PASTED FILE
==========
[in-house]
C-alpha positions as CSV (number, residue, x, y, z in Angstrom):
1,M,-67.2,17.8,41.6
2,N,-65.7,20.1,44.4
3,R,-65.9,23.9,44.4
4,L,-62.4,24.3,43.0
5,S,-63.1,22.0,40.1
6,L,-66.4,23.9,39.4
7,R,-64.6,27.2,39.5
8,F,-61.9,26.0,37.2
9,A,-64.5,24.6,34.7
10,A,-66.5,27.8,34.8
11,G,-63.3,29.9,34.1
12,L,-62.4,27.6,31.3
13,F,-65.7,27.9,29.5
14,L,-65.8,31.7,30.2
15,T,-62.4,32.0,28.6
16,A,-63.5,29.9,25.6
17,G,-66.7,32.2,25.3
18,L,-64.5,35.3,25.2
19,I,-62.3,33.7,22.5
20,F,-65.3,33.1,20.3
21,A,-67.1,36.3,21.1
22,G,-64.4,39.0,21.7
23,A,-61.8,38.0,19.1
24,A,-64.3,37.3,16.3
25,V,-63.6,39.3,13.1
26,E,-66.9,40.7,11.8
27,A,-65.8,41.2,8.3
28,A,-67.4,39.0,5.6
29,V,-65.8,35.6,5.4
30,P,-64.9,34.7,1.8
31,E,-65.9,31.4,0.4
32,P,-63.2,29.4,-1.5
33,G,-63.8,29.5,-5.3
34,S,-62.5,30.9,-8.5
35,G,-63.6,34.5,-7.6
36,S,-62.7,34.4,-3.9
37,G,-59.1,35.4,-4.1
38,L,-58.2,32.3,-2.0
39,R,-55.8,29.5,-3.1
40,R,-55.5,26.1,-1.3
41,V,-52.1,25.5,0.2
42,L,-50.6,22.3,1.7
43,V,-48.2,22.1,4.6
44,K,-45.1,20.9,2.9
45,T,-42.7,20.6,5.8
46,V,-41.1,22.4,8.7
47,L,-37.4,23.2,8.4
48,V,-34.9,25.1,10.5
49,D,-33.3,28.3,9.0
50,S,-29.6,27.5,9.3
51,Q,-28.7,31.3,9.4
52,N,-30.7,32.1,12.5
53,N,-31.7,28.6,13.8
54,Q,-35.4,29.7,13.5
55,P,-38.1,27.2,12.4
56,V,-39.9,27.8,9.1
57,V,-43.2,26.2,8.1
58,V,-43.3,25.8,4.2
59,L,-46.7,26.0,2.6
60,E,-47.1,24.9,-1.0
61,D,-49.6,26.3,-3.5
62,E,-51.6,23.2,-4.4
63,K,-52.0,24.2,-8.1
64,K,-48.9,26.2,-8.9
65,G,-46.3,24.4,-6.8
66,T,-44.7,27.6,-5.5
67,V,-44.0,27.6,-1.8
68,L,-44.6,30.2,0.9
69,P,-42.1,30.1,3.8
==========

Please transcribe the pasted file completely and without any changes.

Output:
[in-house]
C-alpha positions as CSV (number, residue, x, y, z in Angstrom):
1,M,-67.2,17.8,41.6
2,N,-65.7,20.1,44.4
3,R,-65.9,23.9,44.4
4,L,-62.4,24.3,43.0
5,S,-63.1,22.0,40.1
6,L,-66.4,23.9,39.4
7,R,-64.6,27.2,39.5
8,F,-61.9,26.0,37.2
9,A,-64.5,24.6,34.7
10,A,-66.5,27.8,34.8
11,G,-63.3,29.9,34.1
12,L,-62.4,27.6,31.3
13,F,-65.7,27.9,29.5
14,L,-65.8,31.7,30.2
15,T,-62.4,32.0,28.6
16,A,-63.5,29.9,25.6
17,G,-66.7,32.2,25.3
18,L,-64.5,35.3,25.2
19,I,-62.3,33.7,22.5
20,F,-65.3,33.1,20.3
21,A,-67.1,36.3,21.1
22,G,-64.4,39.0,21.7
23,A,-61.8,38.0,19.1
24,A,-64.3,37.3,16.3
25,V,-63.6,39.3,13.1
26,E,-66.9,40.7,11.8
27,A,-65.8,41.2,8.3
28,A,-67.4,39.0,5.6
29,V,-65.8,35.6,5.4
30,P,-64.9,34.7,1.8
31,E,-65.9,31.4,0.4
32,P,-63.2,29.4,-1.5
33,G,-63.8,29.5,-5.3
34,S,-62.5,30.9,-8.5
35,G,-63.6,34.5,-7.6
36,S,-62.7,34.4,-3.9
37,G,-59.1,35.4,-4.1
38,L,-58.2,32.3,-2.0
39,R,-55.8,29.5,-3.1
40,R,-55.5,26.1,-1.3
41,V,-52.1,25.5,0.2
42,L,-50.6,22.3,1.7
43,V,-48.2,22.1,4.6
44,K,-45.1,20.9,2.9
45,T,-42.7,20.6,5.8
46,V,-41.1,22.4,8.7
47,L,-37.4,23.2,8.4
48,V,-34.9,25.1,10.5
49,D,-33.3,28.3,9.0
50,S,-29.6,27.5,9.3
51,Q,-28.7,31.3,9.4
52,N,-30.7,32.1,12.5
53,N,-31.7,28.6,13.8
54,Q,-35.4,29.7,13.5
55,P,-38.1,27.2,12.4
56,V,-39.9,27.8,9.1
57,V,-43.2,26.2,8.1
58,V,-43.3,25.8,4.2
59,L,-46.7,26.0,2.6
60,E,-47.1,24.9,-1.0
61,D,-49.6,26.3,-3.5
62,E,-51.6,23.2,-4.4
63,K,-52.0,24.2,-8.1
64,K,-48.9,26.2,-8.9
65,G,-46.3,24.4,-6.8
66,T,-44.7,27.6,-5.5
67,V,-44.0,27.6,-1.8
68,L,-44.6,30.2,0.9
69,P,-42.1,30.1,3.8